We are using TFS for our code: trunk + branches for coding activities. There are 6 devs in my team.

Problem: sometimes developers don't want to create a new branch (or use an old one) to fix/develop something. They just do it in trunk. OK, in some cases it's acceptable. But most of the time it creates a lot of troubles.

How can I enforce protection of trunk and force devs to create new or reuse old branches?

UPD: I don't want to give read-only access to the devs on trunk (they have to be able to create branches and merge them back by themselves). I want some compromise - can create branches/do merging but can't develop in the trunk.


Working on the trunk directly is almost always incorrect. Yes it can be the most efficient way sometimes, but breaking process is breaking process and that will bite you eventually.

I think this problem is best solved with education, but limiting trunk write access to senior devs might help too - if they aren't "infected" too :)

Wortyh bearing in mind though that any good source-repository (read: not VSS) will save you from terminal problems in this area, it's just a matter of effort and watchfulness. You never want to rely on rollbacks, just saying "don't panic".

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    +1 for this. Education (and a judicious dose of cricket-bat to the head) is what's needed here. – Robaticus Sep 20 '10 at 12:27
  • I am entirely against read-only access since it make those with write access the bottleneck in merges. Even if the "chosen ones" are very fast and responsive, it's a psychological problem. Setup alerts and learn to communicate effectively. A team of 6 doesn't need to add hurdles or blockades. – Ryan Cromwell Sep 20 '10 at 15:17
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    @Ryan Cromwell: totally agree, it's a nuclear option: i.e. a last resort which means you already failed. – annakata Sep 20 '10 at 16:14

You can set permissions at the folder level.

Creating a branch is a powerfull permission. You will probably have to have one person who creates the branches and then sets the permissions.

For information on setting permissions see: http://msdn.microsoft.com/en-us/library/ms252587.aspx


I'll second what @annakata said. Additionally, I highly recommend that whomever is responsible for managing SCM in your organization to set up a check-in alert that lets you know when someone checks code into the trunk. That way, you can follow up (with the previously-mentioned cricket bat, if necessary) with the developer responsible.

Some other techniques to consider:

  • Only allow senior developers to check in. Developers shelve their changes, and the senior devs review then check-in. They can help be your gatekeeper.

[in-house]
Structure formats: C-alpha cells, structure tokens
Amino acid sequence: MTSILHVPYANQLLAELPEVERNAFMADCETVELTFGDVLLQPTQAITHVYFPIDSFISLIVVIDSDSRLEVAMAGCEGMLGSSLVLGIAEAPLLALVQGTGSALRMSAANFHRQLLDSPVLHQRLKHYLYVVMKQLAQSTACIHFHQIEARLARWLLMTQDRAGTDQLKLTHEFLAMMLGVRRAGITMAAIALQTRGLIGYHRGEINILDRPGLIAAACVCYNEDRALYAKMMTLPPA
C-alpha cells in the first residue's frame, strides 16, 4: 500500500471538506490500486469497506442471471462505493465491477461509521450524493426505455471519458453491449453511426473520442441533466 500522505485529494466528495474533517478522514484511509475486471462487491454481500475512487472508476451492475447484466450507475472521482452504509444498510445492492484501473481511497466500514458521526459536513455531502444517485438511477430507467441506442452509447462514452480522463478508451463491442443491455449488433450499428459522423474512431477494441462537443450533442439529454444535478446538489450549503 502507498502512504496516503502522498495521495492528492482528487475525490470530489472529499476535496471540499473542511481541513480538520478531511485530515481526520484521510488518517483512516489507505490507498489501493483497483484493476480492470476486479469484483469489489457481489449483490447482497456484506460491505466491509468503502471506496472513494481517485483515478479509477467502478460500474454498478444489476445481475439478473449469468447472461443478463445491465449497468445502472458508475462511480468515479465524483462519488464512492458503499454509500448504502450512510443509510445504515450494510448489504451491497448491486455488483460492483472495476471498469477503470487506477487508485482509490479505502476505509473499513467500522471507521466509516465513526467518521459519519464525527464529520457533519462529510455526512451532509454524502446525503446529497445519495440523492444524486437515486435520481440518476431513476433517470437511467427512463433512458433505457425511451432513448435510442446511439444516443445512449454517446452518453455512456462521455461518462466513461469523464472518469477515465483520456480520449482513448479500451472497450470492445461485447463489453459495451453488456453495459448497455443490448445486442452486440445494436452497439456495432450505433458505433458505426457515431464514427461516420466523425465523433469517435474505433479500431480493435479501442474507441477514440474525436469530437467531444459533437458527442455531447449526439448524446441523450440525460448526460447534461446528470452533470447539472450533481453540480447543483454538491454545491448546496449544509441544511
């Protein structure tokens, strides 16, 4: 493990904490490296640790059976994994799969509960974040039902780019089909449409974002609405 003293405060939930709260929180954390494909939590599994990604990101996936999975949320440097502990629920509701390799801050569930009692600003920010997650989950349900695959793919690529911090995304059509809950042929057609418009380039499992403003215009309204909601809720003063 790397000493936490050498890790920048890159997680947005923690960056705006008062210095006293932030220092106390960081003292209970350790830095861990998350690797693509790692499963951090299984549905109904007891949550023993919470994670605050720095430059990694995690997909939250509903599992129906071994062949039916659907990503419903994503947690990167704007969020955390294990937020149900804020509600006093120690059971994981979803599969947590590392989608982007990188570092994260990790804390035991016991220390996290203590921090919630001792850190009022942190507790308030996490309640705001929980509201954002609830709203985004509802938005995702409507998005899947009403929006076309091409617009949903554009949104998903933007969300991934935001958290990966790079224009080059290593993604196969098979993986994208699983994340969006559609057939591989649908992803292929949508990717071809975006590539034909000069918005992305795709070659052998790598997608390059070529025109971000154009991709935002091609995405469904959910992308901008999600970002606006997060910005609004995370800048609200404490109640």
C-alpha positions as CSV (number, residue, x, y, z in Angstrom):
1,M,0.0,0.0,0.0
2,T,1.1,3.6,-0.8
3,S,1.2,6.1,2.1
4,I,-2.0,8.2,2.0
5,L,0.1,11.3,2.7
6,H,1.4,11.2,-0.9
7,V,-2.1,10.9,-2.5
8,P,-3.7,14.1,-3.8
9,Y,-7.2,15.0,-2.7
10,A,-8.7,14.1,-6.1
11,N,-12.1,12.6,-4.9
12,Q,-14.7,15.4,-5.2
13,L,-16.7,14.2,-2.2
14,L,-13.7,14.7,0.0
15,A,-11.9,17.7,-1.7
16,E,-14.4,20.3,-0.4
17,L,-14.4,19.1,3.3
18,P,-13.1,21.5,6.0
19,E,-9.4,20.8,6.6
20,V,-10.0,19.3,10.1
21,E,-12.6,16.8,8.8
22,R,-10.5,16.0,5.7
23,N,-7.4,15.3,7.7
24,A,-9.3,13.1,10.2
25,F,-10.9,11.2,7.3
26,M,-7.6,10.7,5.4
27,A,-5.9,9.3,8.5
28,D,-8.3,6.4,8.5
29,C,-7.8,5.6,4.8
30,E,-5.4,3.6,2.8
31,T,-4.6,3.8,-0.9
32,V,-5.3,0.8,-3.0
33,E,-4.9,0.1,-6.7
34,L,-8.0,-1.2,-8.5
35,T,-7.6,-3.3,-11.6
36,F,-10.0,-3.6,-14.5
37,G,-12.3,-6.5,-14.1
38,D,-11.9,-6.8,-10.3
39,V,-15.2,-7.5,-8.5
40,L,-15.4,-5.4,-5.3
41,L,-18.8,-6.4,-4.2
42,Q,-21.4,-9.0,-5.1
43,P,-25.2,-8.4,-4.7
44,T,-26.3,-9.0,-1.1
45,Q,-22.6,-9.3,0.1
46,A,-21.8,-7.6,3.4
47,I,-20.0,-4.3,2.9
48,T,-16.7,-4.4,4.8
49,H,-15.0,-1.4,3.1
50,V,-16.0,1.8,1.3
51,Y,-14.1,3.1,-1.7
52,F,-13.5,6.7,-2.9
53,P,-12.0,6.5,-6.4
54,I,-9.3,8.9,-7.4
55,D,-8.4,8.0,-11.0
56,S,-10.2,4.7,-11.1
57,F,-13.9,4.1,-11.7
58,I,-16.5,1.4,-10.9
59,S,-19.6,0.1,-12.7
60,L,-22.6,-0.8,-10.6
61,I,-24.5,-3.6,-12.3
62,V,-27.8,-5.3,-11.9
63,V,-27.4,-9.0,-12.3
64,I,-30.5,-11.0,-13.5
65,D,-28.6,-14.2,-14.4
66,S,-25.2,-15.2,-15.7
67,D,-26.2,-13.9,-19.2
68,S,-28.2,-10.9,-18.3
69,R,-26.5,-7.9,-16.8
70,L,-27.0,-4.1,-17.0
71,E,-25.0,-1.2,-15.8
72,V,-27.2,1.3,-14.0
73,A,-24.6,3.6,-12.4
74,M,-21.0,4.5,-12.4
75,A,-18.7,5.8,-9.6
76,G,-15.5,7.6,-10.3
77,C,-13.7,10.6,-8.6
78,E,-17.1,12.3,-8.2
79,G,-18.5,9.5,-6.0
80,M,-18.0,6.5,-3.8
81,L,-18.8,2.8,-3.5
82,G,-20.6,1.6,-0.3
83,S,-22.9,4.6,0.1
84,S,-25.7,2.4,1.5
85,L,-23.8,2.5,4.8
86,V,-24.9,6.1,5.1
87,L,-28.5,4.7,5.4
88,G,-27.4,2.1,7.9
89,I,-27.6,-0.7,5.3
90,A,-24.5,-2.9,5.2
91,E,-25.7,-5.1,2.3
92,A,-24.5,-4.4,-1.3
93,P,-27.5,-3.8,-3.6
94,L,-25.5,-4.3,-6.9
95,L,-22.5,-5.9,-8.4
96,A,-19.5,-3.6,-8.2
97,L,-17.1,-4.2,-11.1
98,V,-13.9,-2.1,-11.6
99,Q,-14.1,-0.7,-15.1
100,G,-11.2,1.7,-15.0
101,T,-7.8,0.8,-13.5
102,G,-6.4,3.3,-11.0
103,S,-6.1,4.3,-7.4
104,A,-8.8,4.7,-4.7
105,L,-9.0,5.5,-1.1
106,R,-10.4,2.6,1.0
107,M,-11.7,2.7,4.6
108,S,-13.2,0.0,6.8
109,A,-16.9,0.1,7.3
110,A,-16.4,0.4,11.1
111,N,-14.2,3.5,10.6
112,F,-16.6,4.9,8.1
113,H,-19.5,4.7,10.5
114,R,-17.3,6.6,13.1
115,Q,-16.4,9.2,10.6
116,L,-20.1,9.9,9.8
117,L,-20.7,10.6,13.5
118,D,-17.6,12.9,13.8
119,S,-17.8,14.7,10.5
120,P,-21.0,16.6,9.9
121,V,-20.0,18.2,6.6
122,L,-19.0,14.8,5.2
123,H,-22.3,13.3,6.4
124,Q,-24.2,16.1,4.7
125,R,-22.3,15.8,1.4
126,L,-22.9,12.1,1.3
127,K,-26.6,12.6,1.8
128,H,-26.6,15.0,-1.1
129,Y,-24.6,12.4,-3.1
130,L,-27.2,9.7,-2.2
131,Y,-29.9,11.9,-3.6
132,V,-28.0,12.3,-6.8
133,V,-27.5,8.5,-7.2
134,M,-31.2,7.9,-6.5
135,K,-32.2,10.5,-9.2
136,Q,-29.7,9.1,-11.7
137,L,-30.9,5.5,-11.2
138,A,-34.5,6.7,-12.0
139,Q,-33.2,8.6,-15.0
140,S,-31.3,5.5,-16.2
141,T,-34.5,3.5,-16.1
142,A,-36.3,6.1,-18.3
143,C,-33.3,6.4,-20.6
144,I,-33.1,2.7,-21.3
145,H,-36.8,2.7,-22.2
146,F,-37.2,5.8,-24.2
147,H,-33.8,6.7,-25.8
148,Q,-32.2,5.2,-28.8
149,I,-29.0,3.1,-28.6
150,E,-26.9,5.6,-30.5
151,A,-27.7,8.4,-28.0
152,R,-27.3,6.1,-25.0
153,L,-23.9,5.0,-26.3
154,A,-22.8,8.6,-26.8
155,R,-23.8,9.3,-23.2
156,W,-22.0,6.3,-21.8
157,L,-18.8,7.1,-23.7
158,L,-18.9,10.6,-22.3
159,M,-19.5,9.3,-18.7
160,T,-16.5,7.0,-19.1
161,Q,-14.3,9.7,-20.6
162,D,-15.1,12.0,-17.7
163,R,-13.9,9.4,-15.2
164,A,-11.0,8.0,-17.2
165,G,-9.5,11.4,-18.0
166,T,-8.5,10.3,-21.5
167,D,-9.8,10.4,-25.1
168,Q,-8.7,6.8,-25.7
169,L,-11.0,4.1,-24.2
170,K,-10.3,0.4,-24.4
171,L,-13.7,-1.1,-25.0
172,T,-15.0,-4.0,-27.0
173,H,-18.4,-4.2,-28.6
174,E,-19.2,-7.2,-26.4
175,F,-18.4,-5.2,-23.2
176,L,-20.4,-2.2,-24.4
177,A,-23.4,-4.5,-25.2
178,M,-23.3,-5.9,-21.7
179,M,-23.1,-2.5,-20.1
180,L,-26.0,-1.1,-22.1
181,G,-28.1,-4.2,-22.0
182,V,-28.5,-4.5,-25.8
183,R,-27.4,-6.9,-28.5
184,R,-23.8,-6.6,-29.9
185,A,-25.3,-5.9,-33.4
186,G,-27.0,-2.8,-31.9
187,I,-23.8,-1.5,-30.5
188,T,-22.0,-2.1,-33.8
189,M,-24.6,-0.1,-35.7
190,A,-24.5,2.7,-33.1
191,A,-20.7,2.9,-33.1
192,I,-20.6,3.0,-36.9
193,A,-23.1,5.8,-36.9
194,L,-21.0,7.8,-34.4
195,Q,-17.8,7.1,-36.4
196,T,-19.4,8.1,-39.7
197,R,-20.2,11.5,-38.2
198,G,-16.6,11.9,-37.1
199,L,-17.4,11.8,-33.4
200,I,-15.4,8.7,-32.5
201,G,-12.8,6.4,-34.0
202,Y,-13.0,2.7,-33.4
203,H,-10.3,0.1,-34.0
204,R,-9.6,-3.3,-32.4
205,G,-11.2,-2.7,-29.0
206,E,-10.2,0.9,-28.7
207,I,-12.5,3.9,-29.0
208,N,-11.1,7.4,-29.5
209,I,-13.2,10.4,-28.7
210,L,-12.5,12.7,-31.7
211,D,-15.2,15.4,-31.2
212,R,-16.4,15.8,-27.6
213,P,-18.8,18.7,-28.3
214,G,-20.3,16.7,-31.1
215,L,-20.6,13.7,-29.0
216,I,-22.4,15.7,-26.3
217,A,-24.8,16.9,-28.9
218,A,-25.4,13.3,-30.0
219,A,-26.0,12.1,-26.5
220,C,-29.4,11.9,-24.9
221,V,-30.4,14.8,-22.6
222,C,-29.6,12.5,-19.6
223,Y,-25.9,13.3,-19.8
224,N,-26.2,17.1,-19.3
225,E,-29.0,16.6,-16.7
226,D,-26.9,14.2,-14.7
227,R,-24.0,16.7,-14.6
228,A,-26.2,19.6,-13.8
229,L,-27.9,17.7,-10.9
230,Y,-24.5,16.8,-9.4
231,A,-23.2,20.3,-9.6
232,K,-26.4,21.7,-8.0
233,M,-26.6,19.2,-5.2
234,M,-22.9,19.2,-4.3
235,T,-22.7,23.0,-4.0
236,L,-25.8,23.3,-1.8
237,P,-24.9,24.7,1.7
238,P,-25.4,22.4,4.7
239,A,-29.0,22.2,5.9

• Use the gated-check-in feature of TFS2010 to help you. Turn on gated check-ins for the trunk.

  • Education in a form that developers can understand. Make them know exactly why building off the trunk is a bad thing. SCM process education can go a long way to getting people to comply. If they think it's just an arbitrary rule, they don't feel bad about violating it.

  • Add consequences (to whatever degree your organization allows). Things like a beer/pizza fund that they need to contribute to when they screw up, or a funny hat that needs to be worn, or even a loud announcement to the entire development organization when someone checks in to trunk. It gets the point across quickly.


Does TFS has support for running hook scripts like subversion has?

If it has you can run pre-commit and post-commit checks to see if commits follows process guidelines, reject patches with an email explaining why etc.

If thats too much work my best advice is talking to people and use good old reward for adhering to rules and punishment for breaking them.


What kind of "fixes" are they making to the TRUNK? Typically you should never check-in to TRUNK but only merge...

If they have enhancements or bug fixes that can wait and that are not emergencies they should do their development in the DEV branch.

If it is an emergency then branch off of TRUNK and make a HOTFIX branch. This will be a copy of what is in production.

Example of when you would want to use HOTFIX: Let's say you have a change you want to make to production or QA but you don't want the future work done in DEV to go out just yet as it has breaking changes for the QA environment or maybe you just want to be as safe as possible and make sure only the code you know you wanted to change went out with your deployment. If you do not have a HOTFIX branch then click on TRUNK and select "Branch" and name it HOTFIX or something meaningful to you. Then make your changes in HOTFIX, check them in, and deploy from the HOTFIX branch. The HOTFIX will only contain two things then A. What is in TRUNK and B. Your one-off changes. It will not include all of the extra work that you haven't validated or tested from the DEV branch, which is a good thing.


You can create user group within TFS to give readonly or no acess at all. If you right mouse click over the team project and click group membership, then add those groups to the folder structure in the source control Explorer.

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